Law, Decision-Making, and Microcomputers: Cross-National Perspectives

By Stuart S. Nagel | Go to book overview

CHAPTER 3
Repercussions of Computer
Technology on United States
Law and Lawyers

James V. Vergari


INTRODUCTION

This is a technological society--the Age of Computer Technology. Technological development is compressing time and impregnating all factors in the relationship between technology, society, and the law. The computer technology revolution has potentially greater consequences than the Industrial Revolution had. While the Industrial Revolution harnessed machines to multiply the power of human muscle, computer technology can be utilized to expand the power of the human mind. Technology has completely transcended common law; there has been a latent chain reaction from computer technology in the legal system and the practice of law. Information technology can and does change not only the way we do things but perhaps, more importantly, what we do. The information processing revolution has transformed the United States and the world into a technologically based society. The computer is becoming as commonplace as the telephone or television.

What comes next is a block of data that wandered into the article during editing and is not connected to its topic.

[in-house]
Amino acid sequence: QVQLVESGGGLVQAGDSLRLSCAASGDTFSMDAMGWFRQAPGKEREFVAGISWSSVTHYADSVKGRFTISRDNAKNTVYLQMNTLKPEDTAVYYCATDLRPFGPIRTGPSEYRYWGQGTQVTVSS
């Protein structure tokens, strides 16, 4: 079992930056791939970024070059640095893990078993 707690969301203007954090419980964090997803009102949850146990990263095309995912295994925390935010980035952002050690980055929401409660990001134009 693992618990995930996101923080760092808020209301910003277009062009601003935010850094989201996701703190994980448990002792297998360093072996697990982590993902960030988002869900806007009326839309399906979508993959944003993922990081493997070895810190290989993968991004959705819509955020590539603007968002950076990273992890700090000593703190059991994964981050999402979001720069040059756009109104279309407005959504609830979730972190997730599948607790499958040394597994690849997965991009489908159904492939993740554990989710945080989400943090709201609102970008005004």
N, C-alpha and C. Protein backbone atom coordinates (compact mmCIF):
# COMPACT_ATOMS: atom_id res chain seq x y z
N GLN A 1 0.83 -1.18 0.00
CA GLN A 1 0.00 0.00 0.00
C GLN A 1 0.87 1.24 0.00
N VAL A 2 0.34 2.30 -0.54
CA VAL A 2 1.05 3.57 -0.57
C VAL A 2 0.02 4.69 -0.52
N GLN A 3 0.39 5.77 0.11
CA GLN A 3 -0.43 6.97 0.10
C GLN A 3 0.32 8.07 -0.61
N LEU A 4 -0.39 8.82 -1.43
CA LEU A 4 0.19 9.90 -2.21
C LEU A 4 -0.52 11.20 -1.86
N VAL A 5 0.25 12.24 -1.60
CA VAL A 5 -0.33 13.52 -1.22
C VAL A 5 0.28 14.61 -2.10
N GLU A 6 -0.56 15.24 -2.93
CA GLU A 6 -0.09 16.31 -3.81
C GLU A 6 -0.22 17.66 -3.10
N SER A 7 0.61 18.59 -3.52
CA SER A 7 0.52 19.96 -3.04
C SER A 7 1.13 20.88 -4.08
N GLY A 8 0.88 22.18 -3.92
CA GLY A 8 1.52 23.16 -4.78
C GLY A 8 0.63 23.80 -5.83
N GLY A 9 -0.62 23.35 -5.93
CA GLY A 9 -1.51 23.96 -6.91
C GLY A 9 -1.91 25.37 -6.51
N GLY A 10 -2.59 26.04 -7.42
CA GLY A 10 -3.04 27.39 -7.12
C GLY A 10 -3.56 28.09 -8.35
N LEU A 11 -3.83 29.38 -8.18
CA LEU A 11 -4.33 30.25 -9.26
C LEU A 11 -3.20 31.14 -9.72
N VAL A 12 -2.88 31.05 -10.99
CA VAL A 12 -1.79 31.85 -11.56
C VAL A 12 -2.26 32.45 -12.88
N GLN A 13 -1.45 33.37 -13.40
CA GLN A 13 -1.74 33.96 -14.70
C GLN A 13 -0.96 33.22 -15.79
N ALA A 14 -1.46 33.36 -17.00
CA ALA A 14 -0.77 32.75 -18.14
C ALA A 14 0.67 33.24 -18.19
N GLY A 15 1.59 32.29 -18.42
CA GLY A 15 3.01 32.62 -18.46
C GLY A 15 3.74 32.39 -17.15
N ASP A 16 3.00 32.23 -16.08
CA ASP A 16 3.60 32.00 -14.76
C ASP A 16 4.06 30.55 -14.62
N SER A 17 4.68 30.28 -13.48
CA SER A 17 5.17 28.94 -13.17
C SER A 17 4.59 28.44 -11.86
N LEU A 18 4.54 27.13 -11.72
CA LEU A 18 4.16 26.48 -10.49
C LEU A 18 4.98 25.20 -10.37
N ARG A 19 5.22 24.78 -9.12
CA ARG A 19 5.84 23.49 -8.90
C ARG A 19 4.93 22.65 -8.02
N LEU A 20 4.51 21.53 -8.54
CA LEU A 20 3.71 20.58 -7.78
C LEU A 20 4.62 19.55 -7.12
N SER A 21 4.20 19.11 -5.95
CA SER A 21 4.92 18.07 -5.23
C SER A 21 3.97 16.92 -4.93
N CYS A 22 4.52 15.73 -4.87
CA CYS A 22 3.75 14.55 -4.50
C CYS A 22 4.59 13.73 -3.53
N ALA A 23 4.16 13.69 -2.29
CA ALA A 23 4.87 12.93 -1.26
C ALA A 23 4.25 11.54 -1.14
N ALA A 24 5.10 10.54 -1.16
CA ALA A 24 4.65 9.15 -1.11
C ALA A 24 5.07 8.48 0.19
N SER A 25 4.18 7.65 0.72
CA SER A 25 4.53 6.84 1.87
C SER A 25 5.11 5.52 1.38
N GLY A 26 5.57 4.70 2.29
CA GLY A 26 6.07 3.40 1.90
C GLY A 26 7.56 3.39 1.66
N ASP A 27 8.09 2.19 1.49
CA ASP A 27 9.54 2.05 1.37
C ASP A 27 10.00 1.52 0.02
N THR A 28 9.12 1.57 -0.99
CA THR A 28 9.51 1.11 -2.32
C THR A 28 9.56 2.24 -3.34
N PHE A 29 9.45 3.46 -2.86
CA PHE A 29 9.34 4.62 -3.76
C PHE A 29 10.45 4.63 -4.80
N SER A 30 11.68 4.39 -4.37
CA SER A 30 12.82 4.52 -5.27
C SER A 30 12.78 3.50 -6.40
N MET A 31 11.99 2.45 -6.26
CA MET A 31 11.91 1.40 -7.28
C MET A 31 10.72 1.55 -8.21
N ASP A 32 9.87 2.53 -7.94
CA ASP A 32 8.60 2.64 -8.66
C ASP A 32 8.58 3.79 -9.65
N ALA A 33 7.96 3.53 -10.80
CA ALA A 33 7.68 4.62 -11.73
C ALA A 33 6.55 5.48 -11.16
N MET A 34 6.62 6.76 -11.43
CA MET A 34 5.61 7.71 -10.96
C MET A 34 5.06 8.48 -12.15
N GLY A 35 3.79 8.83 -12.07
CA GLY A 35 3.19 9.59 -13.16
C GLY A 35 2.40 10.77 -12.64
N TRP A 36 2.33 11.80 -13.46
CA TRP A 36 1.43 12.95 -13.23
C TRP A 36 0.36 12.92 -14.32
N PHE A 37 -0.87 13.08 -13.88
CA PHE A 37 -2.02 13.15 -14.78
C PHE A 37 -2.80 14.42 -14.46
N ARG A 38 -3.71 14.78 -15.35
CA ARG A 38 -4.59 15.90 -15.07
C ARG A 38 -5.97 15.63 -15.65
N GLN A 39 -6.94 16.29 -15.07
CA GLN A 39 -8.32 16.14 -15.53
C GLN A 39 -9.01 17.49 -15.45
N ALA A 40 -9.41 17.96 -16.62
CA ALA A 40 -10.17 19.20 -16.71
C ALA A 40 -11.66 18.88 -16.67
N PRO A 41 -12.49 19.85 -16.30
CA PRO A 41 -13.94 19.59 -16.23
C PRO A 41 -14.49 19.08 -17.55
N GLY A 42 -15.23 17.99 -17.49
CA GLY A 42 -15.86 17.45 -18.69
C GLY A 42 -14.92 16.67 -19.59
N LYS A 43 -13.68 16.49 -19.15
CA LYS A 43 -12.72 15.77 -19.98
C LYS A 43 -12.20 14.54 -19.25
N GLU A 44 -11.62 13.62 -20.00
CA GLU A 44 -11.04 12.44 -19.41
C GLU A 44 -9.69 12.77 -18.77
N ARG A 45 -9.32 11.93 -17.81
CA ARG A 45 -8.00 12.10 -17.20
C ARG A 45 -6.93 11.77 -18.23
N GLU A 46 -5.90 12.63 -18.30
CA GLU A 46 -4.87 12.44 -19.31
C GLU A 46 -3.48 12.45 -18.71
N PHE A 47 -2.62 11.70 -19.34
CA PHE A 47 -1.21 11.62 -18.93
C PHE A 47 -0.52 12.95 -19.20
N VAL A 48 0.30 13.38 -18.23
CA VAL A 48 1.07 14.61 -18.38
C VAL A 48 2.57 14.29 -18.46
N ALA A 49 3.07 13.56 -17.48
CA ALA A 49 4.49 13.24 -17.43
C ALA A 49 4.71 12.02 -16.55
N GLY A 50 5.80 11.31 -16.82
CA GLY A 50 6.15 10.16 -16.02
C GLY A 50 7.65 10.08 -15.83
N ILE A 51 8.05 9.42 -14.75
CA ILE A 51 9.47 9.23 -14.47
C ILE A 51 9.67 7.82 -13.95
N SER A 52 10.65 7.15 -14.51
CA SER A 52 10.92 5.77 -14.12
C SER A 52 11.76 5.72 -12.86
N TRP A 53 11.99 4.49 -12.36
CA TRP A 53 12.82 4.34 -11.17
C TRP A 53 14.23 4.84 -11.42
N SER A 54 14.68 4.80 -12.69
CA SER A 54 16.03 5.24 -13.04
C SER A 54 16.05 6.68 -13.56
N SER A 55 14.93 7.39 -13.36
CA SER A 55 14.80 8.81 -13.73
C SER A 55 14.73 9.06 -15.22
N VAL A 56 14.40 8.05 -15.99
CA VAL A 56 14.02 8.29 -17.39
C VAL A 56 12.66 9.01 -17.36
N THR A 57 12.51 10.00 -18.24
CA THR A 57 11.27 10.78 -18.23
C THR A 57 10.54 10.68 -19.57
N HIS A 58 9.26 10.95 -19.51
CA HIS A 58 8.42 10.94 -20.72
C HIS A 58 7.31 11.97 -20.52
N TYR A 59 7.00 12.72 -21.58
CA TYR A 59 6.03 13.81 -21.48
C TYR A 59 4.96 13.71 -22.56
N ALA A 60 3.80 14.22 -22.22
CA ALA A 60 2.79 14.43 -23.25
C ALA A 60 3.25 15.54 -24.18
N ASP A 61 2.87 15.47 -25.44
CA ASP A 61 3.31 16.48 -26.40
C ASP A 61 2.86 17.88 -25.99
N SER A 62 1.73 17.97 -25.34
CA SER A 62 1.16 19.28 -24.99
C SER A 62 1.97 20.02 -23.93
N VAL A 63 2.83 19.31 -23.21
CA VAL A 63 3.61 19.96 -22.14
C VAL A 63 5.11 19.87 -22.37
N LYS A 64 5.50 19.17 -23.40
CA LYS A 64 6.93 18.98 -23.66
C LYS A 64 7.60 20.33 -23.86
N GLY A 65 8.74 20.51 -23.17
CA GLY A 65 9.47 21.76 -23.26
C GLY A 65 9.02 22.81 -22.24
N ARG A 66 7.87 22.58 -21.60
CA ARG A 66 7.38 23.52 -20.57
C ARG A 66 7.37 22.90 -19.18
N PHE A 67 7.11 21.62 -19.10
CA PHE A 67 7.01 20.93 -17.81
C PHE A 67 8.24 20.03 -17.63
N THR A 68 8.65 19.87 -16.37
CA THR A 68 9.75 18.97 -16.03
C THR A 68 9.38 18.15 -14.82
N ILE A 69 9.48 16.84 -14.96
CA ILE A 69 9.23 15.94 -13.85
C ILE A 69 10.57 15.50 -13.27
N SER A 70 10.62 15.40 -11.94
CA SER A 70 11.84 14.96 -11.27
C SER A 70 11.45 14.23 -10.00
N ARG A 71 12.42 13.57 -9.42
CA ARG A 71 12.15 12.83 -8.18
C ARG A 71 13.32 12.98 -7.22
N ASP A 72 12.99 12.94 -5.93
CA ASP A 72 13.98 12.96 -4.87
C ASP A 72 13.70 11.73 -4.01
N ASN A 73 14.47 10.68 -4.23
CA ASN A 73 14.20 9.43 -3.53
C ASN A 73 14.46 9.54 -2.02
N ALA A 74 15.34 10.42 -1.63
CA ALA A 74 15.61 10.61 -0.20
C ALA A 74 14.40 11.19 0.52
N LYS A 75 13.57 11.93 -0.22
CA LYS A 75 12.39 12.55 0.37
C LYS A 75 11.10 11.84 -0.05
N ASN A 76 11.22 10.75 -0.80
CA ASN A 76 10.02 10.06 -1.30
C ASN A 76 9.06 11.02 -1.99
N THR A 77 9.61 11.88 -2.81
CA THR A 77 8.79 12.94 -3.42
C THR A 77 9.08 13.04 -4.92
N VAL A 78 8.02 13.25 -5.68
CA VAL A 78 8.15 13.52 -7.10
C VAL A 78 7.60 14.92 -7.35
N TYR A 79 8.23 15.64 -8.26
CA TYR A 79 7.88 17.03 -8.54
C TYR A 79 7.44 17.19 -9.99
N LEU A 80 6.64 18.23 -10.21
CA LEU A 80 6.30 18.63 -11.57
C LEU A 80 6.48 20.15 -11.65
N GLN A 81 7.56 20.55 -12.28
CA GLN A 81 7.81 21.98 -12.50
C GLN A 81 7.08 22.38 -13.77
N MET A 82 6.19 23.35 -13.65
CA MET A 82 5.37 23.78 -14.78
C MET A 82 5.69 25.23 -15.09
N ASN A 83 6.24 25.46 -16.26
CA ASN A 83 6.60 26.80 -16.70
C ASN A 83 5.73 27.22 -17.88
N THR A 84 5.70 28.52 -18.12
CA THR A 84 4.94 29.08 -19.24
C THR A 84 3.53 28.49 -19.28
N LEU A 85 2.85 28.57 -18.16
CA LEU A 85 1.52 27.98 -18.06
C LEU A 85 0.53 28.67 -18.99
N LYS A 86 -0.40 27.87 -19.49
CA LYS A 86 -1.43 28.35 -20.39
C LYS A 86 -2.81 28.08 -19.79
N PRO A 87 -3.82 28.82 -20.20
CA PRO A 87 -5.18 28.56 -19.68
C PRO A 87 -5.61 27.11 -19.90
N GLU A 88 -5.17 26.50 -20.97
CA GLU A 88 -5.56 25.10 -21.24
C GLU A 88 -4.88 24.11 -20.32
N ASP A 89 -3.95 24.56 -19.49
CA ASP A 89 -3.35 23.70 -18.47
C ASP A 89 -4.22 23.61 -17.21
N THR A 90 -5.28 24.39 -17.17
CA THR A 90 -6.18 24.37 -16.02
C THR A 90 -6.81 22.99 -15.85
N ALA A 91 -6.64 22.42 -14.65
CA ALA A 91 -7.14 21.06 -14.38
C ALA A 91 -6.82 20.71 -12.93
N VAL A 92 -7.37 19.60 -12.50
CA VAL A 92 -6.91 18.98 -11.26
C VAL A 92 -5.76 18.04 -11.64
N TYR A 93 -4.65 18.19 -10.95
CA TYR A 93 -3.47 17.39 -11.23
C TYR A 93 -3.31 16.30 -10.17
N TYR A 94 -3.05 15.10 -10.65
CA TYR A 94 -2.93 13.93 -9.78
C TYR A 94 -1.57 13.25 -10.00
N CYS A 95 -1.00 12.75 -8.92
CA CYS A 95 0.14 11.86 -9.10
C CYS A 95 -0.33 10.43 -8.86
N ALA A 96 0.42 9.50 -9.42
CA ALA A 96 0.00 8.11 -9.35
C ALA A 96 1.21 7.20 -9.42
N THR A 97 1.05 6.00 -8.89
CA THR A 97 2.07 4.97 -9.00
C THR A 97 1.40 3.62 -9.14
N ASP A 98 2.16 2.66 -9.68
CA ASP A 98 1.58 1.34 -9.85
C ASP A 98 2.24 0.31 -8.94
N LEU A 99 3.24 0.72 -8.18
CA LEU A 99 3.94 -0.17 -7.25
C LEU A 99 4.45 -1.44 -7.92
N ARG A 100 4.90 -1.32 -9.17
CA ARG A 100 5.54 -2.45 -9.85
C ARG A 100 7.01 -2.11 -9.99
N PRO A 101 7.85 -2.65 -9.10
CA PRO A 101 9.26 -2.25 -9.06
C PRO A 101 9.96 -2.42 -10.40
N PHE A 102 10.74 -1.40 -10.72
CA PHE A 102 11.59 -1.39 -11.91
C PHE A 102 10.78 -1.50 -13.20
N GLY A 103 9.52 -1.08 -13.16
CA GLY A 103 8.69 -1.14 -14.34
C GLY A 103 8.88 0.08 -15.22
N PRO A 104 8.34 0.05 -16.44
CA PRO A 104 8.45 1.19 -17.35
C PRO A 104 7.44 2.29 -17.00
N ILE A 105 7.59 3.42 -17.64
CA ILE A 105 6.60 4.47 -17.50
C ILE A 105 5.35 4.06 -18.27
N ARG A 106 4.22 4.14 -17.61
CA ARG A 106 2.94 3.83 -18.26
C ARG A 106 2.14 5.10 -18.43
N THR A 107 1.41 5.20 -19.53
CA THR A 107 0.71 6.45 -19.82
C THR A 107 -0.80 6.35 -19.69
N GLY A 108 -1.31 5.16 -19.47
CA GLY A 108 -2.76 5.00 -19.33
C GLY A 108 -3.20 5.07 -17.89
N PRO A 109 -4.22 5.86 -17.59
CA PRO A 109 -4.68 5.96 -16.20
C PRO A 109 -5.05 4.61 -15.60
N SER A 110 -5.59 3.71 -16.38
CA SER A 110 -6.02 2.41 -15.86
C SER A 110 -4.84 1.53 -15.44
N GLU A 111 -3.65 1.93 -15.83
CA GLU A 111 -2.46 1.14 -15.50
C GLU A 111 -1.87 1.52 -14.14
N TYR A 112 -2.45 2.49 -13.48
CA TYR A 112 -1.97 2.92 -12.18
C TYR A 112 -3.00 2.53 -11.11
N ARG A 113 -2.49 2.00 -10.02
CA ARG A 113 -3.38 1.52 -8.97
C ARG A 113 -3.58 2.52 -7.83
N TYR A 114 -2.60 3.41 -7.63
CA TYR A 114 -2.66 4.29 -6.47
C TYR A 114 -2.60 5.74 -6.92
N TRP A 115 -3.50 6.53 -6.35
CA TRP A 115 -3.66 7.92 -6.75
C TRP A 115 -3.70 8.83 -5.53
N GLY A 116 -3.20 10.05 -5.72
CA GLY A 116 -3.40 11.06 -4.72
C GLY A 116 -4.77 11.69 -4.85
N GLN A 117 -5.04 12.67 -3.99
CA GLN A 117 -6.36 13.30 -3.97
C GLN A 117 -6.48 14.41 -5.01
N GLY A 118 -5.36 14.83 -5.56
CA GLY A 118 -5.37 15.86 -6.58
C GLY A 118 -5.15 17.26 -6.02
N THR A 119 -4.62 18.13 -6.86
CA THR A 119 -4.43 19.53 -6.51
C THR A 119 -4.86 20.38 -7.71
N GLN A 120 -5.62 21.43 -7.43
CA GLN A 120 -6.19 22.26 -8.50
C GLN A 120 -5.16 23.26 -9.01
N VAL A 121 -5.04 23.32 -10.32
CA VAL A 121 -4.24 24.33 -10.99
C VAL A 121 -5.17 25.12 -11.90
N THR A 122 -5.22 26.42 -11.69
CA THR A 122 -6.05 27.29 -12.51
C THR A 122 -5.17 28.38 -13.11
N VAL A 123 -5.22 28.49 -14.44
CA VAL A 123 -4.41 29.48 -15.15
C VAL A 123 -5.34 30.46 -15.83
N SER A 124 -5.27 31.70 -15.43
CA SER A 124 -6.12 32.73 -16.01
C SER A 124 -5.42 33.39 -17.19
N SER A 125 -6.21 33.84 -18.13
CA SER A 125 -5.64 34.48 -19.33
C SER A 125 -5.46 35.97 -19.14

The ubiquity of computer technology is experienced by all. Typing is done on a word processor; computers maintain bank account and securities records; banking transactions are done at automatic teller machines. Merchants use computer terminals in place of cash registers, which instantaneously transmit sales and inventory data to its data processing center. Computers are also used to fly and land aircraft, route telephone calls, navigate satellites, telecommunicate data and information from distant planets, and even predict who may be the president of the United States before the voting places close. Even the Vatican is reported as using computer systems to help redo the Sistine Chapel.

In the health care field and in medicine, computers are used for the operation of complex medical equipment such as CAT (computer axial topography) scan-

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